WASHINGTON (Reuters) - Female and minority broadcasters do not appear concerned about one owner controlling newspapers, radio and TV stations in the same market, according to a study released Thursday as federal regulators review such media cross-ownership rules.
The study, funded by the non-profit Minority Media and Telecommunications Council, was based on responses from 14 broadcasters and immediately criticized by public interest groups as not rigorous enough.
Diversity in media ownership has been one of the biggest concerns expressed by minority and public advocacy groups that oppose relaxing decades-old FCC rules on how many and what types of media outlets can be run by the same owner in one market.
The FCC is considering slightly relaxing limits on cross-ownership of media in a single market. The agency paused its review of cross-ownership rules to await results of the study and gauge concerns that consolidation of media power could mean fewer opportunities for minorities or women.
“We were struck by the lack of any large concern by almost all of the respondents to these cross-media operations,” wrote Mark Fratrik, vice president and chief economist for media research firm BIA/Kelsey, who wrote the study.
The firm surveyed broadcast station general managers in markets with concentrated media ownership to ask what factors affected their programming, operations and competitiveness.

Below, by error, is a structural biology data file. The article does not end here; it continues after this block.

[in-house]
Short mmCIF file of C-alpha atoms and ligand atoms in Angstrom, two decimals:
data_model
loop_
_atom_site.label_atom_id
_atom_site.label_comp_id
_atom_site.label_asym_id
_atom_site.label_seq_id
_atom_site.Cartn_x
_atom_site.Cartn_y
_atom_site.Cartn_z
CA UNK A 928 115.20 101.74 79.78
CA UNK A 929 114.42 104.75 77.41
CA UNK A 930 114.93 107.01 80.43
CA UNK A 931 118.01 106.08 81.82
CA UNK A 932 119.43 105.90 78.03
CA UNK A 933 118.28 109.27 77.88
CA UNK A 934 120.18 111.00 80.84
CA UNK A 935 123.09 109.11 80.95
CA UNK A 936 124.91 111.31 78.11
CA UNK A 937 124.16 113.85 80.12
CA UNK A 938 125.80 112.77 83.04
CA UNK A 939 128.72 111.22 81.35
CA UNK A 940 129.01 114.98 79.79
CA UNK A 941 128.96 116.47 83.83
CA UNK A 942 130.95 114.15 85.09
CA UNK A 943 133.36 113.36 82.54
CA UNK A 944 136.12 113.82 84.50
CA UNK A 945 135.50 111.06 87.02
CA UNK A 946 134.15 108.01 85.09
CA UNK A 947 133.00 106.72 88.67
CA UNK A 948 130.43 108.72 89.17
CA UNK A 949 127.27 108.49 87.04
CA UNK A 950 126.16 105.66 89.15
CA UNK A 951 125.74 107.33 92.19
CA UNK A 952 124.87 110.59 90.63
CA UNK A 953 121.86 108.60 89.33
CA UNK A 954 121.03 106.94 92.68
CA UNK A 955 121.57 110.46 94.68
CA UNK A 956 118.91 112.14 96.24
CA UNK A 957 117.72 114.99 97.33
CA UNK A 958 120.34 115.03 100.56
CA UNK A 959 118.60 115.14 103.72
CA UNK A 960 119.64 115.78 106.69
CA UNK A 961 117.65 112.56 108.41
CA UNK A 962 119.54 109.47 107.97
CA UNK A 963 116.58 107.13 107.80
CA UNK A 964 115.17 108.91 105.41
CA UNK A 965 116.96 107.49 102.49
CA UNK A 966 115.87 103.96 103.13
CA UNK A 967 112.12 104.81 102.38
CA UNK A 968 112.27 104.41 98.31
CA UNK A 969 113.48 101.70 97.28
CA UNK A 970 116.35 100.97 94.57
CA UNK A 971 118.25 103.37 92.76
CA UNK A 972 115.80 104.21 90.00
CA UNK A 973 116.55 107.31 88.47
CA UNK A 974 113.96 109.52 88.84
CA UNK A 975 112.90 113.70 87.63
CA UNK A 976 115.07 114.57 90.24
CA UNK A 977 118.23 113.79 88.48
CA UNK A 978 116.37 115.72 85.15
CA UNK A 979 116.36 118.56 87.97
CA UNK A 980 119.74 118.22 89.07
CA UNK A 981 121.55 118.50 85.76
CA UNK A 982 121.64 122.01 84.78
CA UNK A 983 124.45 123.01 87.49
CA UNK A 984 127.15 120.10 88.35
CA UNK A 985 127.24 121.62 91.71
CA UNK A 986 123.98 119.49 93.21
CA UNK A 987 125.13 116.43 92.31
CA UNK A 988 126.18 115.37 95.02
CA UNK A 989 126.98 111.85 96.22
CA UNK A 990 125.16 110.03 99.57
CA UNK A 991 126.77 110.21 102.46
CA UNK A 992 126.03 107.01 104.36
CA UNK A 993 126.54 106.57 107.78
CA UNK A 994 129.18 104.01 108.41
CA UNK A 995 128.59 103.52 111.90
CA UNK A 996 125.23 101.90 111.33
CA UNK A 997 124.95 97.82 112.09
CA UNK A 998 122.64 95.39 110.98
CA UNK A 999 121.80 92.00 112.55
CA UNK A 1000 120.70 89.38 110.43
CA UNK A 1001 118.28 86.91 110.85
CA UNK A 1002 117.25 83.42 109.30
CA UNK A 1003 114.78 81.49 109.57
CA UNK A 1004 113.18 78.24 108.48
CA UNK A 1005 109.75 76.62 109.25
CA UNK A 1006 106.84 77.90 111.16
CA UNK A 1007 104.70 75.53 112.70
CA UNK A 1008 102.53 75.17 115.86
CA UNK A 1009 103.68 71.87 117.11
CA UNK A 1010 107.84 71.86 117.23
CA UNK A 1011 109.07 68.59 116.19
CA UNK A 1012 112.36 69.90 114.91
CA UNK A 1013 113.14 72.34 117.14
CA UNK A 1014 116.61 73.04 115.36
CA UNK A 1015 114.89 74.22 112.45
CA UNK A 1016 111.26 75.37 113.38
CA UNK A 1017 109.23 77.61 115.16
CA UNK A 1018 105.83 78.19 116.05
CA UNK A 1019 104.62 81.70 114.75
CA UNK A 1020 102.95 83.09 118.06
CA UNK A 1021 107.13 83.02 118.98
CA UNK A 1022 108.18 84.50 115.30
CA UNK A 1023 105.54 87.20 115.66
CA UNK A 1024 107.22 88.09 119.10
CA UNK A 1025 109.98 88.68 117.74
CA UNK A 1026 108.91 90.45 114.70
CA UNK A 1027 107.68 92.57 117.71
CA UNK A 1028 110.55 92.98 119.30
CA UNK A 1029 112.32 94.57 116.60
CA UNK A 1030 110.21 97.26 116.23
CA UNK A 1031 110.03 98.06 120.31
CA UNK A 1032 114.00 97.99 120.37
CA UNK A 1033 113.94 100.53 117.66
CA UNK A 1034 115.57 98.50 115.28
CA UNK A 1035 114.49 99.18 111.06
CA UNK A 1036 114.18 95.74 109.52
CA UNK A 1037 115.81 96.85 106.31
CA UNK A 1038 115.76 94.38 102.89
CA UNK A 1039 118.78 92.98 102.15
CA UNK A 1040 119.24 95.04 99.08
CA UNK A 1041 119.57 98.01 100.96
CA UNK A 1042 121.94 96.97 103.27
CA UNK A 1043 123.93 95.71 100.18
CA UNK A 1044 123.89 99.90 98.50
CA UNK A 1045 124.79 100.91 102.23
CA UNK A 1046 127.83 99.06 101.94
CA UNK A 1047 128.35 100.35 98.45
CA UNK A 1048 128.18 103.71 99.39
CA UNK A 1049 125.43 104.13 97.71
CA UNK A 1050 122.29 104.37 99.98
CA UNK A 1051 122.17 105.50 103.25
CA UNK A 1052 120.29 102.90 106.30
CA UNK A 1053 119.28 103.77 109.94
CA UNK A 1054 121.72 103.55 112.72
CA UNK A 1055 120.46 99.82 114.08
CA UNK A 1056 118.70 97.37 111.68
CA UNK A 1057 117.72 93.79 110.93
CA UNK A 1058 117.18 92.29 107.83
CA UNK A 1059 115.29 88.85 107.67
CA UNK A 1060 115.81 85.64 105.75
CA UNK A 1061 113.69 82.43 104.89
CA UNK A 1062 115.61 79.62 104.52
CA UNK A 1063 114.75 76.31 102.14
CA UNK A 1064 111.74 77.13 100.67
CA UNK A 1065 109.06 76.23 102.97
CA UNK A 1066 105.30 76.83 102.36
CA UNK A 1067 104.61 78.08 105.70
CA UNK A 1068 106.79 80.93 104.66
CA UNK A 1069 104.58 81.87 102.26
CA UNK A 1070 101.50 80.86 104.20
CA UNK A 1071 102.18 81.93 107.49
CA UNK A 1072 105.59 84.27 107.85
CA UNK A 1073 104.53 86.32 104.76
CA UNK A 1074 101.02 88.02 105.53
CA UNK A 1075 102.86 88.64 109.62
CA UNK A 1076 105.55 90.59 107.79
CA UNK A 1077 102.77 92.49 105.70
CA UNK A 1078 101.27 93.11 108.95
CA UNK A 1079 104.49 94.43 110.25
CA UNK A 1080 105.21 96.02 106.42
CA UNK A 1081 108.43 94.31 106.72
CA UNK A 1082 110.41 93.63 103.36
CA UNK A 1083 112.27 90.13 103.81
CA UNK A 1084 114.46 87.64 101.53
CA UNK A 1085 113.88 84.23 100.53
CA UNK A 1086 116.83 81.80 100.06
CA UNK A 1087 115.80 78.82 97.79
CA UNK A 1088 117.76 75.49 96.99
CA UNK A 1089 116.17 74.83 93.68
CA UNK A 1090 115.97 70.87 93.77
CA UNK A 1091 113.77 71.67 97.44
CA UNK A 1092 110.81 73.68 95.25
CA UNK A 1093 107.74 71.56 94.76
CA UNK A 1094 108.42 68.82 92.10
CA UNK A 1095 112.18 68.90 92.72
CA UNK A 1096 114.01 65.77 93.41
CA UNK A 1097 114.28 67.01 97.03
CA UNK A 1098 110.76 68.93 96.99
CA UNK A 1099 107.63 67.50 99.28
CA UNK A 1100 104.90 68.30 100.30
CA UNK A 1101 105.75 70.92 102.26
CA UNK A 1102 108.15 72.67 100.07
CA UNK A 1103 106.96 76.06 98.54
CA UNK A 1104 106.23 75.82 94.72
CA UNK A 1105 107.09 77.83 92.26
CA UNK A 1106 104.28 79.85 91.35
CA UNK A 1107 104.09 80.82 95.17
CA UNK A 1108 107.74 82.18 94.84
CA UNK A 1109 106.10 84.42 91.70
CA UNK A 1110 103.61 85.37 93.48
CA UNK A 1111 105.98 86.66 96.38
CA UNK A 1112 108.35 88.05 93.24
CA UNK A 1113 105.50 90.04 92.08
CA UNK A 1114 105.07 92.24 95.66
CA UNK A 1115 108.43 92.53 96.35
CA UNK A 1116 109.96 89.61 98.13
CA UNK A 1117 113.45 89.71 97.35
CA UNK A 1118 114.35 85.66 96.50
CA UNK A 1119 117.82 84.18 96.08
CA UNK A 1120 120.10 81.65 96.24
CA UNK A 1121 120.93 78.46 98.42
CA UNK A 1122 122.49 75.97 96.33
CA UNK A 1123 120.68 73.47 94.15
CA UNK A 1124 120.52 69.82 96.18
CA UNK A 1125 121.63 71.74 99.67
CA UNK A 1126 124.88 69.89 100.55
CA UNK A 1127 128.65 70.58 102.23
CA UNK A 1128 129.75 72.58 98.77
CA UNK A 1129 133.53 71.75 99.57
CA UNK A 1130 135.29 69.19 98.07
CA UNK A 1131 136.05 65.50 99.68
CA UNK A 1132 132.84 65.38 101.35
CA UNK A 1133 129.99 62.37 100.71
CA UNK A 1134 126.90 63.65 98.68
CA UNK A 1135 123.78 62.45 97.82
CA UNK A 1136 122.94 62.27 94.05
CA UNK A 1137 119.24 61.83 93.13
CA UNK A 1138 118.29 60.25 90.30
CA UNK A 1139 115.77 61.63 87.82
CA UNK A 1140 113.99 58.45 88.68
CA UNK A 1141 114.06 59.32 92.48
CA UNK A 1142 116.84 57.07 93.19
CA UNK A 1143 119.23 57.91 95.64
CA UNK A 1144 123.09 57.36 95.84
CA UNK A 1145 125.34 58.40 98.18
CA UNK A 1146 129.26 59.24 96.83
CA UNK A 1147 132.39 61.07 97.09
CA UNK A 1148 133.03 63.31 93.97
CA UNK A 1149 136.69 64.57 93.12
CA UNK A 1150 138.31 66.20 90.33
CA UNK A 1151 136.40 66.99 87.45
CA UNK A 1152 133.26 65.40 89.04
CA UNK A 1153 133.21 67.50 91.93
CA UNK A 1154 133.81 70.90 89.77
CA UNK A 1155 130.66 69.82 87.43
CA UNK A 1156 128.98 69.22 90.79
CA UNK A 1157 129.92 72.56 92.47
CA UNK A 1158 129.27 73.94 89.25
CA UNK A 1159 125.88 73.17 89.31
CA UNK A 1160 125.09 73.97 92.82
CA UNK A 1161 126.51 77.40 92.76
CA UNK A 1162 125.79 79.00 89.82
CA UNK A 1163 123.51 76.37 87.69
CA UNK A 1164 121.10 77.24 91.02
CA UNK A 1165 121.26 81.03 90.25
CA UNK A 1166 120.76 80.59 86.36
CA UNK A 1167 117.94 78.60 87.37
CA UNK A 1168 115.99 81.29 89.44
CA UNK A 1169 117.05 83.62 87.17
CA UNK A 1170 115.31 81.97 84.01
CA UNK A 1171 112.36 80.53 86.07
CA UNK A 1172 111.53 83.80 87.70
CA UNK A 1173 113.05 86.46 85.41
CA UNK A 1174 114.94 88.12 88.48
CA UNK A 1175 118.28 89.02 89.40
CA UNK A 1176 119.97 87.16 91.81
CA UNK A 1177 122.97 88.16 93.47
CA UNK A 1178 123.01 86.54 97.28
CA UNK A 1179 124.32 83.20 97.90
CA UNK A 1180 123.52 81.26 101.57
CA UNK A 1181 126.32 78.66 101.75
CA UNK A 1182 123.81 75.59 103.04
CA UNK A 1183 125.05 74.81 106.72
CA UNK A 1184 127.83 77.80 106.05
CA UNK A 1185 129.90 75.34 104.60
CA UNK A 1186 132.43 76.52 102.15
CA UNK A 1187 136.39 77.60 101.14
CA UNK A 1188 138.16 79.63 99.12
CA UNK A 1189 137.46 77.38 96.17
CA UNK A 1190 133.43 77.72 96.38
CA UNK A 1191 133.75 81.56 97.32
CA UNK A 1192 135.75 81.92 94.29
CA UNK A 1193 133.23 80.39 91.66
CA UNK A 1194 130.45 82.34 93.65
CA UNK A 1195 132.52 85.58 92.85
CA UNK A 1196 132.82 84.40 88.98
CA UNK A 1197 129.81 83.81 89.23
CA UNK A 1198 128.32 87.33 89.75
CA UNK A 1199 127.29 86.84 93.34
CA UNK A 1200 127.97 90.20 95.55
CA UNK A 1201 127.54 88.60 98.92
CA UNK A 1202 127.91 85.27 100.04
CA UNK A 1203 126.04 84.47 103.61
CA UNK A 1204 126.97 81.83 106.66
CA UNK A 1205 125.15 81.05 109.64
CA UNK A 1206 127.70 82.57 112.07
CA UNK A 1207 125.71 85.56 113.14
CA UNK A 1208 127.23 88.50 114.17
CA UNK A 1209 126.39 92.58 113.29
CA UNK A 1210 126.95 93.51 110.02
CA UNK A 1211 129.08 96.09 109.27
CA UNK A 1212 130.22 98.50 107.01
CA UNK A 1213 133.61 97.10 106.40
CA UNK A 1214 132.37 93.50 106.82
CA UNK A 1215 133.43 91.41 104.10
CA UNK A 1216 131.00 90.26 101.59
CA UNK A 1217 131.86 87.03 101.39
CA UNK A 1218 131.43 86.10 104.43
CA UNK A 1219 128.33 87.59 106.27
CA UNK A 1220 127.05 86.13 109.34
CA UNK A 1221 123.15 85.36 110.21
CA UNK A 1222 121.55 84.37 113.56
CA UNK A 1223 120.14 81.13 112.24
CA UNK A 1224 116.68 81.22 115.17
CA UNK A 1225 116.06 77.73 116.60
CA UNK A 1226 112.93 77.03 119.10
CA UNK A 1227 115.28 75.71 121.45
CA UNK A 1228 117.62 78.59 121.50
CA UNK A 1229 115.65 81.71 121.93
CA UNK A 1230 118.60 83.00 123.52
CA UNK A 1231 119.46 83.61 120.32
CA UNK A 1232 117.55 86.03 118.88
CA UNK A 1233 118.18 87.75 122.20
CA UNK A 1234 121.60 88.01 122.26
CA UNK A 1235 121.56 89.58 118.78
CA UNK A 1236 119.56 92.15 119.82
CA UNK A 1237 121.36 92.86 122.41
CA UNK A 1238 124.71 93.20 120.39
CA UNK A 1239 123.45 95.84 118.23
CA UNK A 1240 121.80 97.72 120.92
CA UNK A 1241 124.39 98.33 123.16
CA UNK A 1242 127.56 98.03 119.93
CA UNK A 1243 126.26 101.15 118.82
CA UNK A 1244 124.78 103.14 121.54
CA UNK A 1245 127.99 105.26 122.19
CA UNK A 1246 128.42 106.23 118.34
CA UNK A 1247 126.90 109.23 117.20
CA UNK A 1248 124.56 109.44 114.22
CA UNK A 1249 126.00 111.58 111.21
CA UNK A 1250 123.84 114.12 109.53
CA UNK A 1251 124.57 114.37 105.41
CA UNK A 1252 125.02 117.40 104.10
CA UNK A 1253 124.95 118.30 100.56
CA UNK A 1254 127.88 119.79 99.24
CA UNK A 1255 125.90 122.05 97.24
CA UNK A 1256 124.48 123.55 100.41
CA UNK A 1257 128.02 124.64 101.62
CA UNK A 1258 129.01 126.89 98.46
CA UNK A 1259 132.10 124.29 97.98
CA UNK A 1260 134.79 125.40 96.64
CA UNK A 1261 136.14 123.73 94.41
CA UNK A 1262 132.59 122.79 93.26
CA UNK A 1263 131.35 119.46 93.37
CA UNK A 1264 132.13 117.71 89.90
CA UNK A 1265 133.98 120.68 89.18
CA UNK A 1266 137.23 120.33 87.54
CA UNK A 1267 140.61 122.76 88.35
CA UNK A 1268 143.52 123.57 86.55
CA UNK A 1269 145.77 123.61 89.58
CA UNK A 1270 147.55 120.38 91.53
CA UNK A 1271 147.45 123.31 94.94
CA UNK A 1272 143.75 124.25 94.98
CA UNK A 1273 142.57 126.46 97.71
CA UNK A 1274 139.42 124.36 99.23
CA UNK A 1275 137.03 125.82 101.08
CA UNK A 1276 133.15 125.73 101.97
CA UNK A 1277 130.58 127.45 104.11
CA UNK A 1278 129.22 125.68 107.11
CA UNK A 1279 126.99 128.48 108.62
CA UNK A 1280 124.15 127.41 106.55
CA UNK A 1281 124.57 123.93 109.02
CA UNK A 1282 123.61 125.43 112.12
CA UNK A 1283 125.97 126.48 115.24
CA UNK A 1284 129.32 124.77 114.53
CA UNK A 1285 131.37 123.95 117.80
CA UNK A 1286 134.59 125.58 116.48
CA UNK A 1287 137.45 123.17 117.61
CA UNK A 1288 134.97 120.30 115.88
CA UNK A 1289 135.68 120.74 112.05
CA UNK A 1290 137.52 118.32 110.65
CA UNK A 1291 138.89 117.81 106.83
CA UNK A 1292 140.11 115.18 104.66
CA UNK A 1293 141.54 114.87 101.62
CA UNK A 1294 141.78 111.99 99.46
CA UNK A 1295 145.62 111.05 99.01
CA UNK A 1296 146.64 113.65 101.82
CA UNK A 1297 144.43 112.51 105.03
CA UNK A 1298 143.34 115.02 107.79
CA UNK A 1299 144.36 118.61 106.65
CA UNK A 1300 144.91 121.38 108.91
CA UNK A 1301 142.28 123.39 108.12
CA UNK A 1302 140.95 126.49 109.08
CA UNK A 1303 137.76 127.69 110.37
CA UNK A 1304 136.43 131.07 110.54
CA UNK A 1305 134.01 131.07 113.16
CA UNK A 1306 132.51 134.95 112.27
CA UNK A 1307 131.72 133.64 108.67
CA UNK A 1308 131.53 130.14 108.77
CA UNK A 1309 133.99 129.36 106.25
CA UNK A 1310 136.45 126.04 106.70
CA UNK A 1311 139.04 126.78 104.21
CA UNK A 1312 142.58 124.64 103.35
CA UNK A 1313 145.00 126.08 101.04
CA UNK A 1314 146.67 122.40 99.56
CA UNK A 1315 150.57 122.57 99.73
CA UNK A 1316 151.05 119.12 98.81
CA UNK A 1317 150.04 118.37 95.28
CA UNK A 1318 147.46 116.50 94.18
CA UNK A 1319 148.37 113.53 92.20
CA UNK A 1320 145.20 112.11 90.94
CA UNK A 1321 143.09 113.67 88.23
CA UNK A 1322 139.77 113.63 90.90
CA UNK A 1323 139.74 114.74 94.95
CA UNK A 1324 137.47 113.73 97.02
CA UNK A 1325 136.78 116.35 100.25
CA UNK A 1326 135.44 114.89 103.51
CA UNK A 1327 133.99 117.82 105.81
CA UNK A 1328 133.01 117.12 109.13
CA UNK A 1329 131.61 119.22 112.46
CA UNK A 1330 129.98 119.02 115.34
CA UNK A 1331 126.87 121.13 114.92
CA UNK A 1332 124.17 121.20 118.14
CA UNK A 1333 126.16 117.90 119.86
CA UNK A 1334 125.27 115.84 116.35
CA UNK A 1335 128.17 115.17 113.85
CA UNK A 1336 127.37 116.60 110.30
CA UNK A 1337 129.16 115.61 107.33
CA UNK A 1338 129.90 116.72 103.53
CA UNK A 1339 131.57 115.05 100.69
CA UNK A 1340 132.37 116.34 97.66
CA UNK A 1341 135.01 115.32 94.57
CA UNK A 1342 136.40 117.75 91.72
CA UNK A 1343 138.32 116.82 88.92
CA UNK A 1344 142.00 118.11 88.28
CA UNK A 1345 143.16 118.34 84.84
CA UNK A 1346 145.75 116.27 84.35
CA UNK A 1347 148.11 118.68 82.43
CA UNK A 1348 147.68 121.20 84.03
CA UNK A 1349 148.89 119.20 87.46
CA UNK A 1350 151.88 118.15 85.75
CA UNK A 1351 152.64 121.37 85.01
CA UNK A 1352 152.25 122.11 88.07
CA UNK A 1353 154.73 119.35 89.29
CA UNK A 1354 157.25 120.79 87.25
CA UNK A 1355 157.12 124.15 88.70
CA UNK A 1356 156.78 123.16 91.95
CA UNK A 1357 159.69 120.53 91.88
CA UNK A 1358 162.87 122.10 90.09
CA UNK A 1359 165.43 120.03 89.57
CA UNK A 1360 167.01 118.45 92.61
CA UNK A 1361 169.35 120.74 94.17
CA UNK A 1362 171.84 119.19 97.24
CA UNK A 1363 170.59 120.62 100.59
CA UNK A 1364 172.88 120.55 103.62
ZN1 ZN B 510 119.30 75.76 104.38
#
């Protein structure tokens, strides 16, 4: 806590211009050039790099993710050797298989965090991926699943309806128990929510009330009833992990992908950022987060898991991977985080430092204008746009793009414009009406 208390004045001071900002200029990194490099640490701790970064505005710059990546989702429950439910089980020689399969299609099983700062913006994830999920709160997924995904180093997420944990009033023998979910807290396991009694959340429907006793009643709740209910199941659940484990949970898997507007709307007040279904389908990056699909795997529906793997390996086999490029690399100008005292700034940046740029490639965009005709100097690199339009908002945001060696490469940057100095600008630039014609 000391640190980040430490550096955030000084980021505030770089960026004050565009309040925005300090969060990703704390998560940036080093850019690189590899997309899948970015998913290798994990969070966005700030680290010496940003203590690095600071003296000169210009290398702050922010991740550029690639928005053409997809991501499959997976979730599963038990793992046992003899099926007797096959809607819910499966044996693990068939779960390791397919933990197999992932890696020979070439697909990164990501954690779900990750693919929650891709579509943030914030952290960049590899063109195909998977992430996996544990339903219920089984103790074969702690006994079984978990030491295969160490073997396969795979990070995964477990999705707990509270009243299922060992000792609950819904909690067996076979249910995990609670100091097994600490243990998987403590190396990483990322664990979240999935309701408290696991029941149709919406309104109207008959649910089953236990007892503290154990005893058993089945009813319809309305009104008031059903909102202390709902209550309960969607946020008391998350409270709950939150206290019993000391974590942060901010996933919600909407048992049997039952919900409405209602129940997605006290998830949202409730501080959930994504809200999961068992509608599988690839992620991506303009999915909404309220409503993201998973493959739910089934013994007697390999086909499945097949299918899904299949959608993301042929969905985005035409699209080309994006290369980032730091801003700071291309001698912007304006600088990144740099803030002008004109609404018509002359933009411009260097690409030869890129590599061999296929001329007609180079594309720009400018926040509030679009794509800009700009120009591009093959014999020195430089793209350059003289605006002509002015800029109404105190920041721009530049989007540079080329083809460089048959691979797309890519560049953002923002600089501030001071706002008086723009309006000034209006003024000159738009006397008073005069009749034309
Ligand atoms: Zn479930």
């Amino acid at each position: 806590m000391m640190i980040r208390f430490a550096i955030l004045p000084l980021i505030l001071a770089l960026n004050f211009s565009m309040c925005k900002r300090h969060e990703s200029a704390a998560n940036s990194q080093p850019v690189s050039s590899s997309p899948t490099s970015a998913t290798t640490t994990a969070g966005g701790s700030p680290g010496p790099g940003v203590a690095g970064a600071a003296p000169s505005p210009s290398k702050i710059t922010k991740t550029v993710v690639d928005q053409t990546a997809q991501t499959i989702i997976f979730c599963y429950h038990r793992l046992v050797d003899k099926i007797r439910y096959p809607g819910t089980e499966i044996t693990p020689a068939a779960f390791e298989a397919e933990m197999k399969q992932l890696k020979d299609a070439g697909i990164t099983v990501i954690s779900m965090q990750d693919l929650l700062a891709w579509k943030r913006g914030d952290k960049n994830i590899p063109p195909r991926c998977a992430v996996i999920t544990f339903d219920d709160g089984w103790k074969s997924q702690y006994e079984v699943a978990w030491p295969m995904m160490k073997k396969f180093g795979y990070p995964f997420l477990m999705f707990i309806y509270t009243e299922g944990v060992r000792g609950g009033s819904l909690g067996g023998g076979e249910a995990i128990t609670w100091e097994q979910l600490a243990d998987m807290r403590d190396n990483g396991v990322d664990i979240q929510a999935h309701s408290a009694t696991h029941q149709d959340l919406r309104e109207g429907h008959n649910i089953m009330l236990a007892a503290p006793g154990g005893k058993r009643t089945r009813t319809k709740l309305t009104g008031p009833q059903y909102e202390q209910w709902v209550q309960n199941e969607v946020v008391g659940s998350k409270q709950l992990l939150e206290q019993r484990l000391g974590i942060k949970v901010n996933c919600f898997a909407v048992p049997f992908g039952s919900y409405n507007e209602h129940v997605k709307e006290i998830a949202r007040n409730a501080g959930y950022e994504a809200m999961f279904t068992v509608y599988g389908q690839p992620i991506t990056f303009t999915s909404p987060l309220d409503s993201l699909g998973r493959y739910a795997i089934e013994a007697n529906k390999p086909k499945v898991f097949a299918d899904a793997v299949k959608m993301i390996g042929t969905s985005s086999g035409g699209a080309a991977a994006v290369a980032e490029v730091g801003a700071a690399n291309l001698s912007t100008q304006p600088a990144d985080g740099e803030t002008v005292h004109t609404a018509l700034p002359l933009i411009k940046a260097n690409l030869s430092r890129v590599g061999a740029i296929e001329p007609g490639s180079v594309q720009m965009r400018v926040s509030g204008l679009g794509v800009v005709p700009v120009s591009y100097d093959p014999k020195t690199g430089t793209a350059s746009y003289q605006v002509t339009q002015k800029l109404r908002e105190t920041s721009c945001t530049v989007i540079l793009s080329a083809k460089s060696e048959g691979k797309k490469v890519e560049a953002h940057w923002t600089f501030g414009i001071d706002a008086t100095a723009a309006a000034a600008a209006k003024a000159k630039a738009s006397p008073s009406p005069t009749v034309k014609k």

It reached out to more than 140 stations, Fratrik said, but received replies from 14 operations. In his report, Fratrik wrote the study was never meant to be exhaustive and the received responses were sufficient to paint a picture.
Matt Wood, policy director at public interest group Free Press, said the new survey was seriously flawed.
“Study after study has shown that consolidation limits opportunities for diversity on the airwaves,” he said in a statement. “The study submitted today is not a substitute for the kind of independent research the FCC must conduct before it even considers changes to the media ownership limits.”
The FCC has yet to move to collect public comment on the new findings as part of its quadrennial review of the rules.
Reporting by Alina Selyukh; Editing by Doina Chiacu